The ghost story that never was
The Skeptic, 6.6
The Department of Computer Science at the University of Manchester is not the sort of place you would expect to feature in reports of the `paranormal'. Recently, however, I had a very odd experience. I was passing the Departmental Office, opposite which were a few visitors' chairs. As I walked along, preoccupied with reading a memo, suddenly out of the corner of my eye I saw a man, wearing a brown suit, sitting, slightly stooped, in one of the chairs. Less than a second later, I turned my head to look at him. The figure had vanished. In an instant, I had clearly seen a man appear and disappear. And I'm a full-paid up, card-carrying skeptic of anything so-called paranormal.
So what was it? Was it a ghost? This is of course possible - I can offer no proof that ghosts don't exist, but more persuasively I can offer no proof that they do. What I am sure of however, is that I had the experience I have described. Based on the belief that everyone's Swiss Army Knife should have an Occam's Razor attachment, what other explanations might there be? (Before you ask - I hadn't touched a drop all day. That bottle of sherry in my desk is for visitors only, you understand). First, I saw what I saw out of the corner of my eye, which is reportedly often the case with sightings of `ghosts'. Perhaps this is connected with the fact that the light-sensitive `rod' cells which predominate in the periphery of the retina are sensitive to low-levels of illumination, a fact often exploited by astronomers when they wish to see faint stars though a telescope. Perhaps the particular patterns of light and shade I observed out of the corner of my eye were mistakenly interpreted by my brain. Alternatively, since I was wearing my glasses at the time, perhaps a fleeting image of someone nearby, out of my direct line of vision, was temporarily reflected into my eyes from my lenses, somehow adding to the illusion.
I decided to tell some friends and colleagues about my `sighting', without mentioning anything related to the `paranormal', and their responses were interesting. Absolutely no-one seemed to think I was making it up. No-one questioned that I had undergone a personal experience for which I had not a scrap of evidence, and one which I could only share with others by describing my subjective memories. Some felt it was entirely possible that I had seen a ghost. It occurred to me that, should I wish, I was in a perfect position to start a ghost story - The Brown Man of the Second Floor, perhaps. In the following days, I found my story had passed around a few people in the Department, and for the first time I felt a sense of what is a common factor in folktales, and stories of the `paranormal' in particular: the attention the teller receives, the `fame', the feeling of (for want of a better word) `power'; to be there at the genesis of a story that might still be told, and wonderfully embellished, for years to come. But as a skeptic, starting a ghost story was the last thing I wanted to do!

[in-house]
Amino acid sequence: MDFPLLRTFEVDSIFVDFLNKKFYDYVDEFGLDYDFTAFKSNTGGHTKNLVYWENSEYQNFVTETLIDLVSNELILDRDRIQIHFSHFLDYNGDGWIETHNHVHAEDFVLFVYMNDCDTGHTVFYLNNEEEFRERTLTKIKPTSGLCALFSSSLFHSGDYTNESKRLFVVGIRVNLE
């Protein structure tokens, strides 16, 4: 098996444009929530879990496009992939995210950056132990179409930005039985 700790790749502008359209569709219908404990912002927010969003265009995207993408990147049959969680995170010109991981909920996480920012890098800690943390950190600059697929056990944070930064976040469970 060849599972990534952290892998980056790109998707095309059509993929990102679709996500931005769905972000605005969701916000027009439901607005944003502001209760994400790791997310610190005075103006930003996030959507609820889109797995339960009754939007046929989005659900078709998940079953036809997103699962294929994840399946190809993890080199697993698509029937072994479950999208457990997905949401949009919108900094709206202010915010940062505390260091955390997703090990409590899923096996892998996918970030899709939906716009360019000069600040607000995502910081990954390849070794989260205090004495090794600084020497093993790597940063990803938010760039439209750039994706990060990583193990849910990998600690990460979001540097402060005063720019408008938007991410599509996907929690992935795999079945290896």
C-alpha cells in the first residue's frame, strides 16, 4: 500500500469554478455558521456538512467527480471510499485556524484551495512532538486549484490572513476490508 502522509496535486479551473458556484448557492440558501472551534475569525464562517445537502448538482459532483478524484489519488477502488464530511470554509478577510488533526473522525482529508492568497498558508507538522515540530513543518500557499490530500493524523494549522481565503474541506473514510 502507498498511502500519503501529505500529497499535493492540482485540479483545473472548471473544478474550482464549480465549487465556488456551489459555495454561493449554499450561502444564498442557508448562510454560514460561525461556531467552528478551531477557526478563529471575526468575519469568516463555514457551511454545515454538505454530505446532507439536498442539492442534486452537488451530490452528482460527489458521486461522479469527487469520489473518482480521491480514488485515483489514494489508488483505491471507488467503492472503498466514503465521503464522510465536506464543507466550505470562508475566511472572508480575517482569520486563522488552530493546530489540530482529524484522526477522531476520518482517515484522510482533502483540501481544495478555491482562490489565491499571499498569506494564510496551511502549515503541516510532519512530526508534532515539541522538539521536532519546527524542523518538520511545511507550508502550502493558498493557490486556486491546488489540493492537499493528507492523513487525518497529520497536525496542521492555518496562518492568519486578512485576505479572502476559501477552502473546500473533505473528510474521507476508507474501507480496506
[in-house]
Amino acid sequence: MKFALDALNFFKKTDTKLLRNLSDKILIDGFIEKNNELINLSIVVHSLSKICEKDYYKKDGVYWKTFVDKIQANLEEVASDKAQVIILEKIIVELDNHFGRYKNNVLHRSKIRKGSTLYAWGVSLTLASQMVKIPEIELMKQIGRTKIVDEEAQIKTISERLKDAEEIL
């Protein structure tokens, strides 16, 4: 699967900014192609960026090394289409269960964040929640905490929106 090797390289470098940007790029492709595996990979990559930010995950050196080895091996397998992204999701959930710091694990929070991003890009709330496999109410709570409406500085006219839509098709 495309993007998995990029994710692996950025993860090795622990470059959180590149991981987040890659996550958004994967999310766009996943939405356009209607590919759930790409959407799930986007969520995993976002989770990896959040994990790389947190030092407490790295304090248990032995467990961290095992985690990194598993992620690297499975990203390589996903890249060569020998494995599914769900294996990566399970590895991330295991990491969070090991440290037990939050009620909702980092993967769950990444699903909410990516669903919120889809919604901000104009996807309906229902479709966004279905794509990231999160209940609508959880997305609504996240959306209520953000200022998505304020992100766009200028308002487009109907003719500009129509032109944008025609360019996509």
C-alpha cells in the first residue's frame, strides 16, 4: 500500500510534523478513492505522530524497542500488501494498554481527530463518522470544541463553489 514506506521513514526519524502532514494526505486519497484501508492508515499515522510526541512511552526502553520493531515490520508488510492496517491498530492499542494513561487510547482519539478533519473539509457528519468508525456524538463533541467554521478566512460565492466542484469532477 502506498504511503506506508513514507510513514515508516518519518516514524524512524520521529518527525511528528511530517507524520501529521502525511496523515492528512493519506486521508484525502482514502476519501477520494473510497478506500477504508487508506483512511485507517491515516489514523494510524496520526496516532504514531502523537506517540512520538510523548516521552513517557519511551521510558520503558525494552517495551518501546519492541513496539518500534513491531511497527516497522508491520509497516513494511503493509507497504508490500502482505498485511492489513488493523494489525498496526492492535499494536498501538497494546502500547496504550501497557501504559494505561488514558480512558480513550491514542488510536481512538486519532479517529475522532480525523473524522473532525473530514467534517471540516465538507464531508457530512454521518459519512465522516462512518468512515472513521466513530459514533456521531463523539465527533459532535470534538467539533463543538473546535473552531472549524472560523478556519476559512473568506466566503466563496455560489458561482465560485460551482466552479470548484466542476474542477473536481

So, if you're actively skeptical of unsupported claims for paranormal goings-on, and you have a strange experience - what do you do? Do you immediately tell others, in a spirit of open enquiry, and risk reinforcing paranormal stereotypes? Or do you keep quiet, try and find out what happened in terms of accepted scientific knowledge, and then present your experience as an open-and-shut case? Maybe you can't find a definitive explanation. How should a skeptic trying to be fair-minded handle such a situation without unnecessarily boosting belief in `the paranormal'?
There's no doubt in my mind that I had the experience - I can conjure up the image quite clearly in my head right now - but I can't prove it to anyone, of course. I'd like you to believe me, but why should you? If I'd have said frogs had fallen from the ceiling, or fairies had whispered in my ear, would you believe that too? If not, why not?
©Toby Howard 1995
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